Despite disagreeing with you on a lot of what you’re saying, I do appreciate the even tone of your response. It is true that even the worst offenders and the most militant castigators of the author in question do act from a desire for positive change.
That desire is clouded, however, by the intrusive nature of many of the points advanced in arguments like yours. It’s one thing to bring a respectful tone to the argument,but it’s a whole different thing to attempt a respectful understanding of the person speaking. You and others ask the author to consider that maybe the basic commitments in her life make her unsuitable for participation in a place, a profession, and a lifestyle which seem to her to her to be separable from the Spartan expectations in the environment as it is currently practiced. Why is it, she asks, that the people at the top live so lavishly? Why is it that I need to be on such good behavior to ask for even a sliver of what they take? How can it be that what they’re doing is that much more important than my life?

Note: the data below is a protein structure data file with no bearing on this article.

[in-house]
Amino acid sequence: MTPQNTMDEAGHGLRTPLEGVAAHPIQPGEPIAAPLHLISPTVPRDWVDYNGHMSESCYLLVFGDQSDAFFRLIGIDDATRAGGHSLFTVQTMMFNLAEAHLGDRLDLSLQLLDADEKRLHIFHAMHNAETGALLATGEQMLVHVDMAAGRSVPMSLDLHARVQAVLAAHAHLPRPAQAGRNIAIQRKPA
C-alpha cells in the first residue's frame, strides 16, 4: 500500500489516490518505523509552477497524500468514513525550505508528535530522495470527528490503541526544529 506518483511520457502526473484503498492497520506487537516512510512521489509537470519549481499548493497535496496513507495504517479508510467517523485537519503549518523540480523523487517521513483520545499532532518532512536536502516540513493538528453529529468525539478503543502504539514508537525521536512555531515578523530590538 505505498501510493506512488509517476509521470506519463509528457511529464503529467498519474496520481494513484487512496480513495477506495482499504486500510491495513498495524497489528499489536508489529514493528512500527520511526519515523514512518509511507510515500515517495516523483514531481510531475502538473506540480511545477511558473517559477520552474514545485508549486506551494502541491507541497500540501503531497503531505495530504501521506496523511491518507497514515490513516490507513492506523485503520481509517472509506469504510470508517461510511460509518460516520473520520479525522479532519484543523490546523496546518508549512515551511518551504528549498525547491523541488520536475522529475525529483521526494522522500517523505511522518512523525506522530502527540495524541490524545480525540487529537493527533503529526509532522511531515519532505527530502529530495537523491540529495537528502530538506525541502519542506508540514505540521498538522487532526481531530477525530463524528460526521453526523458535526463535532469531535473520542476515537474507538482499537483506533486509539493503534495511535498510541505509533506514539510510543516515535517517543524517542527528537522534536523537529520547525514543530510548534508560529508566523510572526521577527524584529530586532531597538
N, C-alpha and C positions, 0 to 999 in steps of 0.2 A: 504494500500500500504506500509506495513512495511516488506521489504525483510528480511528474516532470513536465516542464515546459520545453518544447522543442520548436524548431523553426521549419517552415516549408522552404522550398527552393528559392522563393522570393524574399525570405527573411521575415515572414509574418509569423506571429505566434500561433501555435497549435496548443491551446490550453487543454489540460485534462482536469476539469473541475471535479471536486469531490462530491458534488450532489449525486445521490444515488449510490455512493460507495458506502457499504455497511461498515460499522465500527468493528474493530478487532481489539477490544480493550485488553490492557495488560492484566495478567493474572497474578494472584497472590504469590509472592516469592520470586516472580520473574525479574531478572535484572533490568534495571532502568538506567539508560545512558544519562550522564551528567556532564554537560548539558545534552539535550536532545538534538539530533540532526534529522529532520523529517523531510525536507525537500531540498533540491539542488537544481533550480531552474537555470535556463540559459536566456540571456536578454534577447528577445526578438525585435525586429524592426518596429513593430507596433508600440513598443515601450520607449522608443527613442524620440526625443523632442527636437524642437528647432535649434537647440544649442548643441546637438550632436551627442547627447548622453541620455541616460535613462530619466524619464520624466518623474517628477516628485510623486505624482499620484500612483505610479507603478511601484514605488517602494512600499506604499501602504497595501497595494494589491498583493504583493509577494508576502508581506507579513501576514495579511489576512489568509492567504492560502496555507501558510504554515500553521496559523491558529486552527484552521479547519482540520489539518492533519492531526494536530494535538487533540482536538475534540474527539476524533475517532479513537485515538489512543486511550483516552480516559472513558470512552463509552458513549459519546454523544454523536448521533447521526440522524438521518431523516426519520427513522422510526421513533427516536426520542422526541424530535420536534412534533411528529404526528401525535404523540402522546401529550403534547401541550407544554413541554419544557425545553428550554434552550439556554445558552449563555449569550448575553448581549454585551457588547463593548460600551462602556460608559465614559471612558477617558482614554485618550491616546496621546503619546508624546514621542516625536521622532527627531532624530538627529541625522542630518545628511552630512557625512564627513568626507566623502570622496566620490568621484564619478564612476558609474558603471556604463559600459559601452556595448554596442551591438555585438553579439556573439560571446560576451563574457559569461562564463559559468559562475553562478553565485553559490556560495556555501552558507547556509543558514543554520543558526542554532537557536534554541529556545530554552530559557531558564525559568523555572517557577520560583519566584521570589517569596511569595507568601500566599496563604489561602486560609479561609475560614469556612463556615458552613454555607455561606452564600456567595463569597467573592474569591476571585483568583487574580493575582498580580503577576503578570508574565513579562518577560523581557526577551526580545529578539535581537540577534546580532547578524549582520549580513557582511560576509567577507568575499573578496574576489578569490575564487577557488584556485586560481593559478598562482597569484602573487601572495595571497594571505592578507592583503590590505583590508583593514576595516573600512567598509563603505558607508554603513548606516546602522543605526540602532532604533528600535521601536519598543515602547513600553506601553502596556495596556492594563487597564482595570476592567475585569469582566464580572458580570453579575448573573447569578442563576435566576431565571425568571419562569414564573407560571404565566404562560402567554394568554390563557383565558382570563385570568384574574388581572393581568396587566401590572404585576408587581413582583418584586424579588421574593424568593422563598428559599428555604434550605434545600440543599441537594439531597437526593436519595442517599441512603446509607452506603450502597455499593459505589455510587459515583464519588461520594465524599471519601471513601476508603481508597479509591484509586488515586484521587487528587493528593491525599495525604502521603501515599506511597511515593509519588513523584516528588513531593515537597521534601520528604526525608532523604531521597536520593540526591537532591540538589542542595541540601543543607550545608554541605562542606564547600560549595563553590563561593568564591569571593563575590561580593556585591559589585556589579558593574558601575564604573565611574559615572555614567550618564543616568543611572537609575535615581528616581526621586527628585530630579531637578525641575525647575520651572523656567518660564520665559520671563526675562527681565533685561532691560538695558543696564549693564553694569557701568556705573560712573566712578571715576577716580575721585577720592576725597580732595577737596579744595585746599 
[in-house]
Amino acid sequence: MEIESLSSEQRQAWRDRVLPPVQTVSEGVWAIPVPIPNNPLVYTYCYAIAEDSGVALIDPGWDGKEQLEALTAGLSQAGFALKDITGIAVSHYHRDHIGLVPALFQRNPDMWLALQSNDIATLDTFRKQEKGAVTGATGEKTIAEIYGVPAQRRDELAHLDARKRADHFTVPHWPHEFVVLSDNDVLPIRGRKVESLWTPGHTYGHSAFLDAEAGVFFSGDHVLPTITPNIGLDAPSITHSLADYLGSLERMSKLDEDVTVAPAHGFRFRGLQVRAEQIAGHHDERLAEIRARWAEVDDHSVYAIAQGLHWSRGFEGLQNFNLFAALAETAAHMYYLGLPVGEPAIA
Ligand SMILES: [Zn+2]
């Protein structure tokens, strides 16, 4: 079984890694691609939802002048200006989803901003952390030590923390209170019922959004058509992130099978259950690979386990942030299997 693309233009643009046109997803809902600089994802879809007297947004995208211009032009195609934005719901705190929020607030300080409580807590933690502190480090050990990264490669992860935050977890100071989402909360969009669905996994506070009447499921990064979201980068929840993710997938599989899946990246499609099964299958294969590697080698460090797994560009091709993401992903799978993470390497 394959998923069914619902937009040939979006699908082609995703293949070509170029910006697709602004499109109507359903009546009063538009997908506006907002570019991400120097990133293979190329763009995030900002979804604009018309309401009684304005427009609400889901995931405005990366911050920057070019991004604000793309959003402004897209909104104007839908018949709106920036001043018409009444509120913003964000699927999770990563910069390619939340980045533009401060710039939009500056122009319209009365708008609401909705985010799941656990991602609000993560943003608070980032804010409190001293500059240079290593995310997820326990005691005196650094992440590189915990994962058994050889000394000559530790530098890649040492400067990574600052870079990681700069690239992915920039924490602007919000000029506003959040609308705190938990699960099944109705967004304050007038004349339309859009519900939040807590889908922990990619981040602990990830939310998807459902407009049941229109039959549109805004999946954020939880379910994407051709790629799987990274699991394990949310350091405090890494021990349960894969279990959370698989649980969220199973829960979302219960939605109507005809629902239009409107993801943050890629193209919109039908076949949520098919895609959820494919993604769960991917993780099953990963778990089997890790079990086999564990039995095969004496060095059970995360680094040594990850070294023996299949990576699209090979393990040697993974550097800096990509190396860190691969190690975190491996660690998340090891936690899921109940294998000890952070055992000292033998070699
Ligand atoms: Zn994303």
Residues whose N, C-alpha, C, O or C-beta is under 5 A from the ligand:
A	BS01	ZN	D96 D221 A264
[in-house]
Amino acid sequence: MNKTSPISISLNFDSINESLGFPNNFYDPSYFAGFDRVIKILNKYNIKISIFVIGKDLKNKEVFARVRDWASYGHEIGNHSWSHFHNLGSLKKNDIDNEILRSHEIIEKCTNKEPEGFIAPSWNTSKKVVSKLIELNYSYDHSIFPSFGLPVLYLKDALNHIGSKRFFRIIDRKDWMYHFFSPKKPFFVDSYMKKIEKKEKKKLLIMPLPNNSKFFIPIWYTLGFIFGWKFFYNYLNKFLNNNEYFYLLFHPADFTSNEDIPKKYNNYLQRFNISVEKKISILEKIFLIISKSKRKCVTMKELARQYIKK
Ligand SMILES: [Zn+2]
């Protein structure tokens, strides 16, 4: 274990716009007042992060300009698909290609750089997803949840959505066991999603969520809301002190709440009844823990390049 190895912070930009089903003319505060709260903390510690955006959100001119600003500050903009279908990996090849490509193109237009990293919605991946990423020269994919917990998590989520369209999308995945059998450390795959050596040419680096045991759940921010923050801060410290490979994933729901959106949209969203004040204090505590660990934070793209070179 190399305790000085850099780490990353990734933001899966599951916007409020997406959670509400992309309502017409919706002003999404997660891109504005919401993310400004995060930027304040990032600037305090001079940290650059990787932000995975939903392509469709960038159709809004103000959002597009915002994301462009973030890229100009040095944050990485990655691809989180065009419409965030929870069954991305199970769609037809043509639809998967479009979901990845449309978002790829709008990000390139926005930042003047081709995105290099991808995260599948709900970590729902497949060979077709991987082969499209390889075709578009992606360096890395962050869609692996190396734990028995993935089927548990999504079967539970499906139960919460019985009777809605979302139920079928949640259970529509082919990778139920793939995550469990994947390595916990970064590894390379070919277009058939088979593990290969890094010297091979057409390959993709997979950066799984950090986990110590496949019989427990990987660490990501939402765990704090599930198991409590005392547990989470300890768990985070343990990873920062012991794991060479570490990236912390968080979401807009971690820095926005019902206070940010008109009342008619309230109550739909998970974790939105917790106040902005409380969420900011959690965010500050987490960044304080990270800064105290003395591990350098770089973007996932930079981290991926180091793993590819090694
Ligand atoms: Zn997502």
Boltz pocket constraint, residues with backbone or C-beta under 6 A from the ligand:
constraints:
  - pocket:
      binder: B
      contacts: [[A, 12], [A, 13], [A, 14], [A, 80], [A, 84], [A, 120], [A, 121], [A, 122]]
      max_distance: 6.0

Those are big questions, and it’s reasonable that we all have strong feelings about how they should be answered, or even approached. The question here should not be whether the author could have or should have done anything differently if she wanted to complain. The question should be: why is it like this, and does it really have to be like this?